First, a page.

A study from Angus Reid reveals a “portrait of social isolation and loneliness in Canada today.” One portion of the study shows how women feel more lonely than men do. This study gives us a glimpse of how Canadians are doing in building a relationship with others.
Summary of the Report
- 6 in 10 Canadians would like their family and friends to spend more time with them
- Only 14% of Canadians would describe the state of their social lives as “very good.”
- Faith-based activities are connected to less isolation for people who participate in them.
Differences Between Men and Women
If you have observed the general differences between men and women for any length of time, then you will not be surprised to see how this report reinforces some of those differences.
- In 18-34-year-olds, 41% of men wish they often or sometimes had someone to talk to, but they don’t. This number jumps to 59% of women in the same age group.
- The older we get, the more these differences narrow. For example, 39% of men age 35 to 54 wish they often or sometimes had someone to talk to compared to 47% of women. Once you are 55 or older, the number is 32% for both genders.
- Women are more likely to feel alone when they’re with people than men do.This is particularly true for young women: 59% of young women often or sometimes feel alone when they are with other people compared to 46% of men.
What to Make of the Results
I find this study fascinating because people will often talk about how busy they are. Yet our busyness does not seem to have addressed our loneliness or isolation.
It is also fascinating because we often assume women are better than men at building friendships, but it seems men feel more connected than women do.
There are different levels of relationship. We can be in the same location as others but still feel alone. While the millions of people who attended the Toronto Raptors parade likely had a great time together, it is not likely this addressed loneliness or isolation.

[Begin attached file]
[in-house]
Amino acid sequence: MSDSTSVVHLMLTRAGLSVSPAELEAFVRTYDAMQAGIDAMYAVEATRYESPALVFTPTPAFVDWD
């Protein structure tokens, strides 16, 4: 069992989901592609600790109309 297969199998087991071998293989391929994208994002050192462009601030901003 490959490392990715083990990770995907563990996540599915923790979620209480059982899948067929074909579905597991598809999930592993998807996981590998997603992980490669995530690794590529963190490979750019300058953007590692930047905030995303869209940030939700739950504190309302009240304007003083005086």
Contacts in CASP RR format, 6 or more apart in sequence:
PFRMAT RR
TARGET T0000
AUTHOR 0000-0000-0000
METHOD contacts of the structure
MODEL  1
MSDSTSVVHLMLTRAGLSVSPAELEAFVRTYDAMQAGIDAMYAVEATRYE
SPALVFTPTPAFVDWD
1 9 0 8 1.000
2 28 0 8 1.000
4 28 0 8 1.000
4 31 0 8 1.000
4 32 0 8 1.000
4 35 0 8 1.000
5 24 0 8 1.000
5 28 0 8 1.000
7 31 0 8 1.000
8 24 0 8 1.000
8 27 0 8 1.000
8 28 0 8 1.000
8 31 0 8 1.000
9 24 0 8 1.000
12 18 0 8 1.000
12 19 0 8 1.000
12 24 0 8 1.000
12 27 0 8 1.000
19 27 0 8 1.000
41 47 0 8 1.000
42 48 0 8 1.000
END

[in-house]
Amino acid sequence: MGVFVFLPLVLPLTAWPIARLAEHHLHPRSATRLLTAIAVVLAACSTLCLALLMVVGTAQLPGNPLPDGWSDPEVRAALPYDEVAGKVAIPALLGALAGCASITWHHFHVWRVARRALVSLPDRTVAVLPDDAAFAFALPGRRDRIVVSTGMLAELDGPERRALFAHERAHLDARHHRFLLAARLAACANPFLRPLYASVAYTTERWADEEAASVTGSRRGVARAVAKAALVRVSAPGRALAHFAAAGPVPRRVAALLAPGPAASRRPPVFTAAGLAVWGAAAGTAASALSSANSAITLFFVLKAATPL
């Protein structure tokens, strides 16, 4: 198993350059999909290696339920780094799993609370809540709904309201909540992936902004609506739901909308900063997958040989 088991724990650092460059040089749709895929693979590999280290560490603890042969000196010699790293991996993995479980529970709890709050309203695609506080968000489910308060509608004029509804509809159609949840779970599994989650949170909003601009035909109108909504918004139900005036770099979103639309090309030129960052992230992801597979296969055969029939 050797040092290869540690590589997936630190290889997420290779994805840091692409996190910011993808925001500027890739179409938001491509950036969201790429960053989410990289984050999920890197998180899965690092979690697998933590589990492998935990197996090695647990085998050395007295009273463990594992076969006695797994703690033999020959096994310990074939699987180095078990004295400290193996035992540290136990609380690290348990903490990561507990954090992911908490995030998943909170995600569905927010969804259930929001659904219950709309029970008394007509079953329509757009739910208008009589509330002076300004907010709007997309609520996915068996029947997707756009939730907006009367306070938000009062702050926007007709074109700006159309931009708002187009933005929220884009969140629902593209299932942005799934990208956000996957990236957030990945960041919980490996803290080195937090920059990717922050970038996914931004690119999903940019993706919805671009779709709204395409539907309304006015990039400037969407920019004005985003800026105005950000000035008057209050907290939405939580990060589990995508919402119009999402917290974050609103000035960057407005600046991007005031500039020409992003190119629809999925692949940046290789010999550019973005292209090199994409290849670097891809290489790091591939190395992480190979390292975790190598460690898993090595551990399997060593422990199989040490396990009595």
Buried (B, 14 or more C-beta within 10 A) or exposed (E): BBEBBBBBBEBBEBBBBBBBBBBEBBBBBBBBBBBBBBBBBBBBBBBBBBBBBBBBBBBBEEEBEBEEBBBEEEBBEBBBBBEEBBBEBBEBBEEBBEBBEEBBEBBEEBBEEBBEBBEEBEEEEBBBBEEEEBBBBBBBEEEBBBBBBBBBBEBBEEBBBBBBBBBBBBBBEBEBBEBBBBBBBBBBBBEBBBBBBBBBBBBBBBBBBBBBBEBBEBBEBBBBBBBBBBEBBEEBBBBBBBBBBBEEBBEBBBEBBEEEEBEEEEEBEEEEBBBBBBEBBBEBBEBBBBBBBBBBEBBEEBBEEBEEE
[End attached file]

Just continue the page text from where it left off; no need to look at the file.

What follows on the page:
We can also play on the same sports team or work in the same office. The friendships forged in these environments can be good, but they tend to be somewhat limited in depth.
What the Bible Says About Friendships
Compare the casual relationships we tend to have to the kind of friendships we see in the Bible:
- Humanity’s first problem was being alone, not sin. (Genesis 2:18)
- Friends are loyal and sacrifice for each other. (John 15:13)
- Friends sharpen each other and help each other get better in life. (Proverbs 27:17)
- Friends stick it out with each other in the difficult times. (Proverbs 17:17)
- Friends pick each other up. (Ecclesiastes 4:9-10)
- Friends share life together. (Acts 2:42-47)
- Friends carry each other’s burdens. (Galatians 6:2)
- Friends confess sin to each other. (James 5:16)
- Friends care for each other’s families. (John 19:26, 27)
Part of the reason we can feel isolated or lonely, even in our hectic lives, is because we have a lot of surface level relationships. Those relationships will come and go based on projects, seasons of life, and more. Very few people have the type of friendships described in the Bible. These relationships are more rooted, require more intentionality, and a willingness to be vulnerable. It is easy to talk about wanting a closer connection with others, but the sacrifice to get there seems to be too high for many people.
But what if we feel lonely and isolated because we are missing out on the kind of friendships God created us for?
Changing the Story
God has already given you a social circle. You have people you see at work, school, in your neighbourhood, church, or at sporting activities.
You may feel already satisfied in your social circle, but the odds are that there is someone in your life who is feeling alone. Take the initiative to say hello, go for a coffee, play a game, and help that person know they are not alone.
There are many times where you may feel like you wish people cared enough to reach out and talk to you. The truth is, you are not alone. Maybe the key is for each of us to care enough to take the first step and reach out to someone else. Chances are, they are already feeling the same way you do.
Why Does This Matter?
You may feel like this doesn’t really matter. You are quite content with your life and don’t see the need to have solid friendships with others. According to the Mayo Clinic, friendships have significant benefits. These relationships will strengthen your sense of purpose and belonging, boost happiness, reduce stress, and improve your self-confidence.
So, instead of sitting on your back deck this summer, maybe you should think about who you will invite over for a BBQ.